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What Medical Expenses Can A Personal Injury Claimant Recover In Ohio?

The Dispatch
09.25.2009

Personal injury claims have become a cost of doing business for many companies. Managing such claims involves two critical issues: (1) whether the company is liable; and (2) if so, how much is the company responsible to pay? 

The first question may involve complex legal analysis, or might sometimes be a simple question of common sense. The second question, however, is trickier. There is no set path a jury must take to determine the amount of compensation a person receives. However, a jury’s determination regarding the award for pain and suffering, and the damages awarded as a whole, often revolves around the amount of medical expenses a claimant can recover. 

Assuming the company is liable, what medical expenses can a claimant recover?  In Ohio, an injured person is entitled to recover the reasonable and necessary expenses arising from the injury. Medical bills are presumed to be reasonable, but the bills themselves do not necessarily establish the value of the treatment. The question then becomes how to determine that value. 

Proof of either the amount of the medical bill or the amount actually paid to satisfy the bill is sufficient to establish the value of the medical services. Therefore, a jury can consider the medical bill itself and the amount actually paid in determining the reasonable value of the treatment.

The amount of the medical bill often differs substantially from the actual amount paid because many insurance carriers are able to convince the medical provider to write off a large portion of the bill.  For example, a $100,000 medical bill might ultimately result in a $45,000 payment by the claimant’s health insurer, with the remaining $55,000 written off by the medical provider.  In this type of situation, is the claimant entitled to recover the $100,000 billed by the medical provider, or just the $45,000 paid to satisfy that bill?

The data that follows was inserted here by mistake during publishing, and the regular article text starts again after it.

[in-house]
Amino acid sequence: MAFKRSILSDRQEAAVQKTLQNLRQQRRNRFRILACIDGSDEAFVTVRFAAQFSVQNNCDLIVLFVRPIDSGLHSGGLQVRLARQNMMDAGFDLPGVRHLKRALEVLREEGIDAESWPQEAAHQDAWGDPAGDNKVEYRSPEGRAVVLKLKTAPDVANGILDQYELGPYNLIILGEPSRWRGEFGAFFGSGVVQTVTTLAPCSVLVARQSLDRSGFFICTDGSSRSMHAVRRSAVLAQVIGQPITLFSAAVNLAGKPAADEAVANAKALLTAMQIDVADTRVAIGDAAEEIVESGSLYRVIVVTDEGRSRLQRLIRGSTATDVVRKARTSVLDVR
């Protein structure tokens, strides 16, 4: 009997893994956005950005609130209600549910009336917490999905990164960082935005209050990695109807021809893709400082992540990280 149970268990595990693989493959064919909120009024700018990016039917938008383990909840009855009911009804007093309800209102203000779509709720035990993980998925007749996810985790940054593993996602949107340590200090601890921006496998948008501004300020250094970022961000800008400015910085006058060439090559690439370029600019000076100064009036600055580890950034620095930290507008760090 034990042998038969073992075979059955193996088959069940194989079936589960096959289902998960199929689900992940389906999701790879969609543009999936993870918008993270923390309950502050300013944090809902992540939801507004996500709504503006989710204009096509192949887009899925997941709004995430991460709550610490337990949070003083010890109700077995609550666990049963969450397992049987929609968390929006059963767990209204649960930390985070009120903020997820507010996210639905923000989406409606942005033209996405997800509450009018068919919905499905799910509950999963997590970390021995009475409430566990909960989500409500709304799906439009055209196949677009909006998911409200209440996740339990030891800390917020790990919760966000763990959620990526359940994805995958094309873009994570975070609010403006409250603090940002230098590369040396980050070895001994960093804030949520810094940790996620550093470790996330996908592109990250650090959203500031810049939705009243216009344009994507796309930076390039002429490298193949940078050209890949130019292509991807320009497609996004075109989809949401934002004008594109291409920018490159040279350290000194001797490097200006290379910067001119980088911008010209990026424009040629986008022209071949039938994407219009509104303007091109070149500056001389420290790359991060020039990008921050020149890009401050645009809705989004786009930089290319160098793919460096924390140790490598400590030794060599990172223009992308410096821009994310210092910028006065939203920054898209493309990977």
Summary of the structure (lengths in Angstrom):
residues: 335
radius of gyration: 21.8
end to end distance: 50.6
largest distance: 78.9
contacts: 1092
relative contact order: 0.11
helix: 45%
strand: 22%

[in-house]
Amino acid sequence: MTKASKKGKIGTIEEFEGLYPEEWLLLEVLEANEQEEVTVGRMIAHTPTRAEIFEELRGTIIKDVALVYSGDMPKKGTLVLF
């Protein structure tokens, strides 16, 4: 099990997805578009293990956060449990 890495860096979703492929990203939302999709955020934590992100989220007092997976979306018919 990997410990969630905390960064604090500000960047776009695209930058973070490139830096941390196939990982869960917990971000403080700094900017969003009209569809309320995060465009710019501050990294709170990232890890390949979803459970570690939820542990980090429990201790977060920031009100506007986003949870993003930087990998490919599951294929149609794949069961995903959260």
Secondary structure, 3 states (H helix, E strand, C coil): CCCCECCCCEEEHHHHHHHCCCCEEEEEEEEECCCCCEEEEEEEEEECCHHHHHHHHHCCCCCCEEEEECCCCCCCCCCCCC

When push comes to shove, this determination is left to a jury. In Ohio, the jury is permitted to consider both the amount billed for medical expenses and the amount actually paid to satisfy that bill. The jury then decides whether the value of the medical services was the amount billed, the amount paid, or something in between. 

For many companies, accurately assessing the exposure they face from claims and lawsuits has become critical to their survival. Understanding what medical expenses the company might have to pay is the first step in this process. Once a company has a firm grasp of its potential exposure, it becomes empowered to make an informed decision as to the settlement value of a claim, as well as the prospective risks and benefits of going to trial.   

The Dispatch Newsletter is distributed by the firm of Plunkett Cooney. Any questions or comments concerning the matters reported may be addressed to Michael K. Sheehy or any other members of the practice group. The brevity of this newsletter prevents comprehensive treatment of all legal issues, and the information contained herein should not be taken as legal advice. Advice for specific matters should be sought directly from legal counsel. Copyright© 2009. All rights reserved PLUNKETT COONEY, P.C.

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